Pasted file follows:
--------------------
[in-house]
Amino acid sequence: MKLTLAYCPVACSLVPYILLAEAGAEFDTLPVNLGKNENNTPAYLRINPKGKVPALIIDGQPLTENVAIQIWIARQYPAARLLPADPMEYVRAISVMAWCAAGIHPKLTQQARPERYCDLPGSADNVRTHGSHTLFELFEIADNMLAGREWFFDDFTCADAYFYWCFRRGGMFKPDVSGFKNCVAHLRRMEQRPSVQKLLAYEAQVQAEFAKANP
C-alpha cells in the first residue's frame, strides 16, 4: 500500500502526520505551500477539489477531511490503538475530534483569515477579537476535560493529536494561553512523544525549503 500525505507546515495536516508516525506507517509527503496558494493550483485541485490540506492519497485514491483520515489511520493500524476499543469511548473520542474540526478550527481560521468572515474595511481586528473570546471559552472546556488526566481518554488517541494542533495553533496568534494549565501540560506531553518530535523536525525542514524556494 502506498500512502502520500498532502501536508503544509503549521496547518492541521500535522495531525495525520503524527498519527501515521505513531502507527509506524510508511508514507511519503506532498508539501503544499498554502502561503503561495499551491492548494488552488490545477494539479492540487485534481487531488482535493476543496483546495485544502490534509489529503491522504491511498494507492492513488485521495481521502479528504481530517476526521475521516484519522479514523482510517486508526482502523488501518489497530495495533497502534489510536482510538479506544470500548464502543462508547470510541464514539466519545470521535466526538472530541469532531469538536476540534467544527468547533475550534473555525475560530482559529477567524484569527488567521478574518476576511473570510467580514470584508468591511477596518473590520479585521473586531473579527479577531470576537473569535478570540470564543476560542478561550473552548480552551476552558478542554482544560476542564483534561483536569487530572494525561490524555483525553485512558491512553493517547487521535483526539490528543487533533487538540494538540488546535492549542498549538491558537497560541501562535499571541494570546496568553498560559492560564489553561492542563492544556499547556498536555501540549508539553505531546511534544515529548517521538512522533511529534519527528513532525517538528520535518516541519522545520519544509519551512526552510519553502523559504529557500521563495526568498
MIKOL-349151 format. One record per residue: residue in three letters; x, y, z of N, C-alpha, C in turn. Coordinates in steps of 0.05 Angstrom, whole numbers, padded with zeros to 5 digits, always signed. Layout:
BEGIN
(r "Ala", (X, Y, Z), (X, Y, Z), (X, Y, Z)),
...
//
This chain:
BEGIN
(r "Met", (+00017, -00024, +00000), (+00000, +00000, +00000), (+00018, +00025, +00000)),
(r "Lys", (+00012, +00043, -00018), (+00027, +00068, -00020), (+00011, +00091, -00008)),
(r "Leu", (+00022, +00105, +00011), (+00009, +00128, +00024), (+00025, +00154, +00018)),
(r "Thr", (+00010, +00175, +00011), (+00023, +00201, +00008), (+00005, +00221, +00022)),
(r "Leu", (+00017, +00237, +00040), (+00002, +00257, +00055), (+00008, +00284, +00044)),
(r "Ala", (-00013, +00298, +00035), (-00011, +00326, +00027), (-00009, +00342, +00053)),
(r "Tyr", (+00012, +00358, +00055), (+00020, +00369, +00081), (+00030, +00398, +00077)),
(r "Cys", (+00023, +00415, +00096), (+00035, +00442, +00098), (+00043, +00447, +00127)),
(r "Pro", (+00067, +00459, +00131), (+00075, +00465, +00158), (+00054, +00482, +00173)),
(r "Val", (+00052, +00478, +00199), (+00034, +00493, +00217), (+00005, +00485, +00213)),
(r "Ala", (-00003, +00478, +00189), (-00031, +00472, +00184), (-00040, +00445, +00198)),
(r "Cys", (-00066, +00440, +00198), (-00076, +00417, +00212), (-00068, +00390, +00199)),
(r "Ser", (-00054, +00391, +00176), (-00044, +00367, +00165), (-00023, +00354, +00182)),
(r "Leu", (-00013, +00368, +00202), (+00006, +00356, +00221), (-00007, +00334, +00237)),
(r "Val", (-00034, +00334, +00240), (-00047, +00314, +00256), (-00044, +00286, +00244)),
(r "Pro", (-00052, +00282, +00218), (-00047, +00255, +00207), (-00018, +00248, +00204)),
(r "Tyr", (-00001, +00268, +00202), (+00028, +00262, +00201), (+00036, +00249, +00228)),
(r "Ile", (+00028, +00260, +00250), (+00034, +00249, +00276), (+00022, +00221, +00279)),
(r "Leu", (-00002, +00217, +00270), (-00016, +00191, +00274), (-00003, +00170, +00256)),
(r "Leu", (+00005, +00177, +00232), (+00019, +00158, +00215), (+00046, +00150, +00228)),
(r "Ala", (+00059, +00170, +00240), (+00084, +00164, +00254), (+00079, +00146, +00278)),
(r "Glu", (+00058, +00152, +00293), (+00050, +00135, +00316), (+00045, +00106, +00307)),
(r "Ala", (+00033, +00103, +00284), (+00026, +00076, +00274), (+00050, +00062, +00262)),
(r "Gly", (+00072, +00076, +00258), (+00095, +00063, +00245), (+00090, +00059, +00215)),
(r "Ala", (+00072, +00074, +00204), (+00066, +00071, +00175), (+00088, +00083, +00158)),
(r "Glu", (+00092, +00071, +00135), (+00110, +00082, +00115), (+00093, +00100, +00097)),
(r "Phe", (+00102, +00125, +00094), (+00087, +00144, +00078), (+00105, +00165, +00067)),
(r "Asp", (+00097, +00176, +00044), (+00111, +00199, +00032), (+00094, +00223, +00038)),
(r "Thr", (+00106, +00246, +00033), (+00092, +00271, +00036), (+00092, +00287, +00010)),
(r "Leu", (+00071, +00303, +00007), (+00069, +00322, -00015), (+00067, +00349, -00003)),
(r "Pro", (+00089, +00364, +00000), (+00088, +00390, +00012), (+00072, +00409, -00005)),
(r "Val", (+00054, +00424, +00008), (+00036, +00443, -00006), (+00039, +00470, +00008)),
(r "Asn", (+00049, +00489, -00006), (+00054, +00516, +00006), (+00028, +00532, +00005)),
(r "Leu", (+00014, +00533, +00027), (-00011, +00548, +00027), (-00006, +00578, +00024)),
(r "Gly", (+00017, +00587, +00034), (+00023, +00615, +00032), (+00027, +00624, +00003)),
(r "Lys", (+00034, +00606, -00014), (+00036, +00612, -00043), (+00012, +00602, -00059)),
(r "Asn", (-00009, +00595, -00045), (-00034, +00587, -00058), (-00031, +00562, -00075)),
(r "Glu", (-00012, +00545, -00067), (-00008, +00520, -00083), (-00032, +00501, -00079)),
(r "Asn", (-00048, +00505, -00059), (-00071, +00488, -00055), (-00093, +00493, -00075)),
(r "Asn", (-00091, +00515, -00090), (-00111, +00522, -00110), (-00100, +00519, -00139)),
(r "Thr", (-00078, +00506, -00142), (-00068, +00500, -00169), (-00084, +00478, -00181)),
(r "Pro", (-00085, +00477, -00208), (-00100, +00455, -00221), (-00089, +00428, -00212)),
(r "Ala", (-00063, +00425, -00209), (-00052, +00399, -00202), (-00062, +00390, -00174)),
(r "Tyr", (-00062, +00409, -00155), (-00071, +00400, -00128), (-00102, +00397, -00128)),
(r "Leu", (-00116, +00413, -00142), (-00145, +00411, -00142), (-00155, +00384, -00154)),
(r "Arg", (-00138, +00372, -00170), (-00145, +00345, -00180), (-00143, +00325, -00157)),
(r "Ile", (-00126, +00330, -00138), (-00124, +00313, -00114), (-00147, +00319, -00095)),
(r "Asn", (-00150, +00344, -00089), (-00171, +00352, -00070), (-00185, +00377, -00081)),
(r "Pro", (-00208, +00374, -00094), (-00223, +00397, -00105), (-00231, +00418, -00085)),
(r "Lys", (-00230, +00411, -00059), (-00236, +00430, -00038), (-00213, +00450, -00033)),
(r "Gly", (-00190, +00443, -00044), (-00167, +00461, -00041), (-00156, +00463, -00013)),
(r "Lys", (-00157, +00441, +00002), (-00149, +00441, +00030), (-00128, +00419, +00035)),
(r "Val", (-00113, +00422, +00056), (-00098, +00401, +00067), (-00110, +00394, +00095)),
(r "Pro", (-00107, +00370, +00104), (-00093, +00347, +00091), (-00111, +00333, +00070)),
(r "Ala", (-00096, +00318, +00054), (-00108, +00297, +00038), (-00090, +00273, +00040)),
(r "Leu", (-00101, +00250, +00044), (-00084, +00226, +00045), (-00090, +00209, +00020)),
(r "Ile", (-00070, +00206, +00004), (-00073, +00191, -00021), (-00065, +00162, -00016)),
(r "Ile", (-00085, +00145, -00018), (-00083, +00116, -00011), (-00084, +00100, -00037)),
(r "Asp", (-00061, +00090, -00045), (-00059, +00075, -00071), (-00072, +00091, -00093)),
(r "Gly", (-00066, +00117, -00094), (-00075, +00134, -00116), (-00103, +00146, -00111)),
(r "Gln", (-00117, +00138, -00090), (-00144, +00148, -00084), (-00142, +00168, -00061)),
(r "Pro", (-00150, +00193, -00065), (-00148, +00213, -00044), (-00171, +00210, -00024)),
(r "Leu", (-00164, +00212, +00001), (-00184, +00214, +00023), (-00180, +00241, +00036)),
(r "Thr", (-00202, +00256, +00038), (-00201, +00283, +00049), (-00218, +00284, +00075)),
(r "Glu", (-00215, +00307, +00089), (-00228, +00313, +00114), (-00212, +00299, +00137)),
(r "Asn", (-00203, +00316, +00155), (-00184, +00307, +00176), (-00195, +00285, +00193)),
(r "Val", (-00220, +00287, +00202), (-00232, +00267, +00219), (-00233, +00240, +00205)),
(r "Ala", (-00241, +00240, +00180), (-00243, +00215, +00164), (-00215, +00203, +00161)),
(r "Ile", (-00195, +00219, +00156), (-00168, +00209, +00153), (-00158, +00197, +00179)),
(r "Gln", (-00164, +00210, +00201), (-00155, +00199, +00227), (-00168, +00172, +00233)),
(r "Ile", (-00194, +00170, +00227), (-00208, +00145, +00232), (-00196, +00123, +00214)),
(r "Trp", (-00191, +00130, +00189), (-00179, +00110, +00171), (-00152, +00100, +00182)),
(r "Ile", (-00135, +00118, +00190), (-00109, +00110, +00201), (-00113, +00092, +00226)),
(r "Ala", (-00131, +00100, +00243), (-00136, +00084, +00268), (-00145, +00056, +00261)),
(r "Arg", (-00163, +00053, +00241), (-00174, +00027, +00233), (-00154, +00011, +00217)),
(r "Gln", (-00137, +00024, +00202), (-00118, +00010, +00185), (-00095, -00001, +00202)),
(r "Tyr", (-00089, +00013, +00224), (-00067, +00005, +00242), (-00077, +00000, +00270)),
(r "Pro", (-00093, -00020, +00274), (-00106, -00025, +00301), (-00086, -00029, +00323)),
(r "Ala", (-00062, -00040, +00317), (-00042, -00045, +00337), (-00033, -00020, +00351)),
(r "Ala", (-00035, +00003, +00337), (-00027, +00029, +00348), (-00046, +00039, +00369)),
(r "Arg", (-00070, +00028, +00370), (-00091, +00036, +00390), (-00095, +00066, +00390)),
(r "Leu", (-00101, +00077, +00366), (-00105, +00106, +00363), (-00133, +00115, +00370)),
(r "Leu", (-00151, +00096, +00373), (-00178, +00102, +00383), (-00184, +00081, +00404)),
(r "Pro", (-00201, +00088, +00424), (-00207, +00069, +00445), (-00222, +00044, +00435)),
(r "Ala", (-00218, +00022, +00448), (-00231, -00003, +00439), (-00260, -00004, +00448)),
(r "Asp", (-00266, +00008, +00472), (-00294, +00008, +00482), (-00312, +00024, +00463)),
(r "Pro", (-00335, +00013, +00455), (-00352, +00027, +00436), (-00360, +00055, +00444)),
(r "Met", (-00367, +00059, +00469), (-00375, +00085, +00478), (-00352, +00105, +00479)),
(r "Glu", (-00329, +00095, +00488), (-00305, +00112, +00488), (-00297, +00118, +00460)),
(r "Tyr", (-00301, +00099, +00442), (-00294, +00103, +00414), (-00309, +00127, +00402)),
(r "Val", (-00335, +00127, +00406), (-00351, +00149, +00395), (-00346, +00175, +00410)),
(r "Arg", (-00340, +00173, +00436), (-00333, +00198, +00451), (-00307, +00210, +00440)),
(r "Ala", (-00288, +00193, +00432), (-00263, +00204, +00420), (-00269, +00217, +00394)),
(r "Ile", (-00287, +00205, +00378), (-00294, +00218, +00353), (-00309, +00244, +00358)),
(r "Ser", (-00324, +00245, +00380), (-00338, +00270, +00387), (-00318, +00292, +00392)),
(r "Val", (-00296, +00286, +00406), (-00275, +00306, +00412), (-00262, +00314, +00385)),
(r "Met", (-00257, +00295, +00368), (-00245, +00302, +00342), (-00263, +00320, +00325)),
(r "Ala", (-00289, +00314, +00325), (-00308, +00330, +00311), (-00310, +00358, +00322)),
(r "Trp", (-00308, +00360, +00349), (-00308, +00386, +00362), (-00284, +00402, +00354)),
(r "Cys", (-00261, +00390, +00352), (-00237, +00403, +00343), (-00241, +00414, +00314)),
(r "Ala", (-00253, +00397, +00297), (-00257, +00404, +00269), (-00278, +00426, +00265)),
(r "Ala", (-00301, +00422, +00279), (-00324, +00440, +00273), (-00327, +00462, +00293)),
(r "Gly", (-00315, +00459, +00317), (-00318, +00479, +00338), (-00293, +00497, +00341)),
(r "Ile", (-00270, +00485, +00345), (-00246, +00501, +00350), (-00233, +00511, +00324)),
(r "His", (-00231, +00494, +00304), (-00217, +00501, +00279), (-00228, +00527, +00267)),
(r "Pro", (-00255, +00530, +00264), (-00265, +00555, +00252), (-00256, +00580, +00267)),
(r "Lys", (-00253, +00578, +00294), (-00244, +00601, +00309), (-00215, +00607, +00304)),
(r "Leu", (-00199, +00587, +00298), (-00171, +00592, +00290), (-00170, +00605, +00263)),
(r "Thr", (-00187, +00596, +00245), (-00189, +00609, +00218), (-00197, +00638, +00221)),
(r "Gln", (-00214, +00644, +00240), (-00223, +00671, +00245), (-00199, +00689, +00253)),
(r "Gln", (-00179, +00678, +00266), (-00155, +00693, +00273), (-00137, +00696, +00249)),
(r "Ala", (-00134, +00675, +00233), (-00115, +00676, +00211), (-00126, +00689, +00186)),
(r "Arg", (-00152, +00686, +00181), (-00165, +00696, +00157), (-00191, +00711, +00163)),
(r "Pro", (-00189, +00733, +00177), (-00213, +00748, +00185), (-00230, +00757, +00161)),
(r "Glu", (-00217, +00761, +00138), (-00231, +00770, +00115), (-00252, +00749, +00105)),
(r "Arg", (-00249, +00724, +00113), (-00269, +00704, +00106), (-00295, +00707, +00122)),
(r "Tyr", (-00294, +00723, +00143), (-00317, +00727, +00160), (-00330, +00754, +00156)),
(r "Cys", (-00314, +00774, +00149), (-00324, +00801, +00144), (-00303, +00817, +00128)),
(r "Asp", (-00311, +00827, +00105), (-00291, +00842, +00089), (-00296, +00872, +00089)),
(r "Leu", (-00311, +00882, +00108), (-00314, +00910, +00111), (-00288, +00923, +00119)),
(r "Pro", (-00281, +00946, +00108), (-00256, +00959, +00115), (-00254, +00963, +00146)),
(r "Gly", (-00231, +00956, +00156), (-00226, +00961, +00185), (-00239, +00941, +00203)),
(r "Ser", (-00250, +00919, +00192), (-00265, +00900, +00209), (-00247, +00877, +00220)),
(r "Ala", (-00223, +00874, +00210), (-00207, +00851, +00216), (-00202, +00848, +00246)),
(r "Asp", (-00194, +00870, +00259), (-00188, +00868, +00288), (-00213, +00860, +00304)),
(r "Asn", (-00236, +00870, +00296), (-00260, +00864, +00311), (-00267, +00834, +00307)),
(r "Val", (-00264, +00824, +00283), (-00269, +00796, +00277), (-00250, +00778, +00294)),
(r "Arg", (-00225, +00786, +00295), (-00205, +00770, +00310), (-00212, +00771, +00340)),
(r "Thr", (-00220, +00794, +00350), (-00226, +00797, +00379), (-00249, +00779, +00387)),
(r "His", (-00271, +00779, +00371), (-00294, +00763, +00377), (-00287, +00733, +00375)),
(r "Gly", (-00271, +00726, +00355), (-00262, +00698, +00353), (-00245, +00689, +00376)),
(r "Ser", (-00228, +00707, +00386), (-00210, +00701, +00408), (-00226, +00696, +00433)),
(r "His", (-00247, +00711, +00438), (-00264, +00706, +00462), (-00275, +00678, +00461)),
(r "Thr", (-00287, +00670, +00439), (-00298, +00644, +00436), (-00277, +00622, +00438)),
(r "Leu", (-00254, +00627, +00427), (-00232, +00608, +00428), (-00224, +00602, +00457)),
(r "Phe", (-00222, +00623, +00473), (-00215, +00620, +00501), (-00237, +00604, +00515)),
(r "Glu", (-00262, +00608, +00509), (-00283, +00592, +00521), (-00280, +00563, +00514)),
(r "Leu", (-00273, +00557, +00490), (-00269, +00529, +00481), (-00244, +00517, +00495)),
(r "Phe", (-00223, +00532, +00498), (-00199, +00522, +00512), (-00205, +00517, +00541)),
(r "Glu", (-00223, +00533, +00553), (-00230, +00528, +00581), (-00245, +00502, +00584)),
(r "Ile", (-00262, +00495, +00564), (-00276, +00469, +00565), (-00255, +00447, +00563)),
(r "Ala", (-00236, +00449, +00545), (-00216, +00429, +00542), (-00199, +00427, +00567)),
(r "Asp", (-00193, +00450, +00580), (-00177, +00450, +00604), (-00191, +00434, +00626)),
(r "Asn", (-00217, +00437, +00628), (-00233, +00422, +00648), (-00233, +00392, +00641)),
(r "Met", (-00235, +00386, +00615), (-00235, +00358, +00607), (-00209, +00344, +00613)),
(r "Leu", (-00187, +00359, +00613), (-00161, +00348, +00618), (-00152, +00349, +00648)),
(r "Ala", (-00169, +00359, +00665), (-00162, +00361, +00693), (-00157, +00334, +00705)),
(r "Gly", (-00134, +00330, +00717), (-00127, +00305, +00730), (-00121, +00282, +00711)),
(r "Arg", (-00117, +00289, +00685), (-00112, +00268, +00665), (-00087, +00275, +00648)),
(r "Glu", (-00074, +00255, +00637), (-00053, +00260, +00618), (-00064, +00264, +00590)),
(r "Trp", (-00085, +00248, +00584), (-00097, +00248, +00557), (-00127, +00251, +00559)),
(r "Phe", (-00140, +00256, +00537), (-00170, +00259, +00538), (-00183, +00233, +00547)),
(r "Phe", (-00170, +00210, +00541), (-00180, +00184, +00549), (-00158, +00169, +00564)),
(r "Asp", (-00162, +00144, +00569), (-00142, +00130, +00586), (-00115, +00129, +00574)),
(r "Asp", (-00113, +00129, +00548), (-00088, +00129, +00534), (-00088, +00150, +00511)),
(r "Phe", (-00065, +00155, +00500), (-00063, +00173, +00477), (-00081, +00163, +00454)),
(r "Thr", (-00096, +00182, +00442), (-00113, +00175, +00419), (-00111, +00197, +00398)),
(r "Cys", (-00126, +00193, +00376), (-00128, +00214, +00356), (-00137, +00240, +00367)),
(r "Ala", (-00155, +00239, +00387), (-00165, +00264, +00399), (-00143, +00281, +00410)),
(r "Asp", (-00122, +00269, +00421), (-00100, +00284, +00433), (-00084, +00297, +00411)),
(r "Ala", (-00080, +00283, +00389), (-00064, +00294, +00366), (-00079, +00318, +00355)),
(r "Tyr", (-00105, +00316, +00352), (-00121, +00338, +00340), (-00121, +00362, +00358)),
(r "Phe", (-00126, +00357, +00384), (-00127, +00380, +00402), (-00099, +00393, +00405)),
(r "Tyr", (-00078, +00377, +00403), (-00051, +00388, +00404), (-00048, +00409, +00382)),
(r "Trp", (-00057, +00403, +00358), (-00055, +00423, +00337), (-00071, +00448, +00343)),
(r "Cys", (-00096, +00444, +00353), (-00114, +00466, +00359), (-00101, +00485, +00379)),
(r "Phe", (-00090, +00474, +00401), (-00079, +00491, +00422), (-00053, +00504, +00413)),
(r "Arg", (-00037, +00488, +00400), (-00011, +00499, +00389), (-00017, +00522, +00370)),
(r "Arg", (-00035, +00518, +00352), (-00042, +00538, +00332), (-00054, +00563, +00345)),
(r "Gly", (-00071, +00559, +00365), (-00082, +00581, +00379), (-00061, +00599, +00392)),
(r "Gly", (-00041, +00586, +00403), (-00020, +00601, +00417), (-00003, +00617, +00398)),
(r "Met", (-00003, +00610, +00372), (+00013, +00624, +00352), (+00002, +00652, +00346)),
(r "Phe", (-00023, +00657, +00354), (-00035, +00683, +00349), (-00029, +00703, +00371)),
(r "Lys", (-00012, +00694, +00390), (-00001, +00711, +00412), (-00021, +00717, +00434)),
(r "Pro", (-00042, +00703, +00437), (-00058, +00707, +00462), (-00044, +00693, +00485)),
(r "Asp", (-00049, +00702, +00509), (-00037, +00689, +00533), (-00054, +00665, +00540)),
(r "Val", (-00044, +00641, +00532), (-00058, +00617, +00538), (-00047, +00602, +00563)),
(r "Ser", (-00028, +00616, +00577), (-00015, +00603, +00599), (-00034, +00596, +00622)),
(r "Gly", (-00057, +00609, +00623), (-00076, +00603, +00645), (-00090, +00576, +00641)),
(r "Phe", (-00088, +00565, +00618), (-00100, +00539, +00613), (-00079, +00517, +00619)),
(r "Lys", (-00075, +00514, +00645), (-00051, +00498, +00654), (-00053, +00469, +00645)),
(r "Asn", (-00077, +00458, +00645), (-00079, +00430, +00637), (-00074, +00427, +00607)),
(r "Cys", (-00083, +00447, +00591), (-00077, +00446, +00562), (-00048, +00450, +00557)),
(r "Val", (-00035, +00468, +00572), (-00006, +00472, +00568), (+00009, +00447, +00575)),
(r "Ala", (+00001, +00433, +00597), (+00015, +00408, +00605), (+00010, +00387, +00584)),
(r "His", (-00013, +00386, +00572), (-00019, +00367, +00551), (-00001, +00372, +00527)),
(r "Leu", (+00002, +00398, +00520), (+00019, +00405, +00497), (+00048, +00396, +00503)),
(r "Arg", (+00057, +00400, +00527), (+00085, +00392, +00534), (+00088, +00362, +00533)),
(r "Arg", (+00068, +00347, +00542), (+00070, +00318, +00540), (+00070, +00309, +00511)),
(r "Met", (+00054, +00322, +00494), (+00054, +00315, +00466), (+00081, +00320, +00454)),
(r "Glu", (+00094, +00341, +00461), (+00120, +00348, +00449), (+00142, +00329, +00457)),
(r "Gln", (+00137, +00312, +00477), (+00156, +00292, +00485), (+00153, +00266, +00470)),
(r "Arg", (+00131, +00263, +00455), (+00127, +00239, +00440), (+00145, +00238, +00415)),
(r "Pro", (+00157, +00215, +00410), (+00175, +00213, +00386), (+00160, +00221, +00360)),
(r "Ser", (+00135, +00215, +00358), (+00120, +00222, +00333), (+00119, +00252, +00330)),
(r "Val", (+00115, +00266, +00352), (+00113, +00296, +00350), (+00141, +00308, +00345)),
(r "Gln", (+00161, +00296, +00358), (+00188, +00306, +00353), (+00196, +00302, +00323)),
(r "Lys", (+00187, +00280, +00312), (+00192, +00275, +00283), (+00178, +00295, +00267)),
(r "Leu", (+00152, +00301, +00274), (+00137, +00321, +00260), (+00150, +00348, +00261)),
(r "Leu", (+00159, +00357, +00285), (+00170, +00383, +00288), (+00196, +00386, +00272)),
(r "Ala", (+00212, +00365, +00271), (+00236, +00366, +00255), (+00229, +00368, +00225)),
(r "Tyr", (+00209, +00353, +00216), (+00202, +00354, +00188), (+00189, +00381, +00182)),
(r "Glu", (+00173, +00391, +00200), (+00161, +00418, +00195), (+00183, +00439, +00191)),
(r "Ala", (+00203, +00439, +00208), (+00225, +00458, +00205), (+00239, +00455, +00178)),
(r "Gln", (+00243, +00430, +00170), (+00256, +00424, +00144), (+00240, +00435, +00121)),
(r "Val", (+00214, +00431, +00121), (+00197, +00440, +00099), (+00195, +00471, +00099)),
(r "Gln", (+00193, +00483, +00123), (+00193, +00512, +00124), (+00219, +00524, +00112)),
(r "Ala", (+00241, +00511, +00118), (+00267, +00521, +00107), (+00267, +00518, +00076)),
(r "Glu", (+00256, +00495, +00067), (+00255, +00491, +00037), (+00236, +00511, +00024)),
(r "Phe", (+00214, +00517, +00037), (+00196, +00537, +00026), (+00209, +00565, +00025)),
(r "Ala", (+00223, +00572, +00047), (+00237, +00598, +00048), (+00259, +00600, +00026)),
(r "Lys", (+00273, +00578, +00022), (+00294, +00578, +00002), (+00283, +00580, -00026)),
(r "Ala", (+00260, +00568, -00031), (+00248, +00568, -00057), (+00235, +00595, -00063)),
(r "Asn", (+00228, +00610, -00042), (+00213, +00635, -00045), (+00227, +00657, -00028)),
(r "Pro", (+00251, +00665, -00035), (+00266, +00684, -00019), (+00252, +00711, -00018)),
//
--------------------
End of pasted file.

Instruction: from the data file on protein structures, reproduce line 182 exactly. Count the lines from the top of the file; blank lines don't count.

(r "Met", (-00003, +00610, +00372), (+00013, +00624, +00352), (+00002, +00652, +00346)),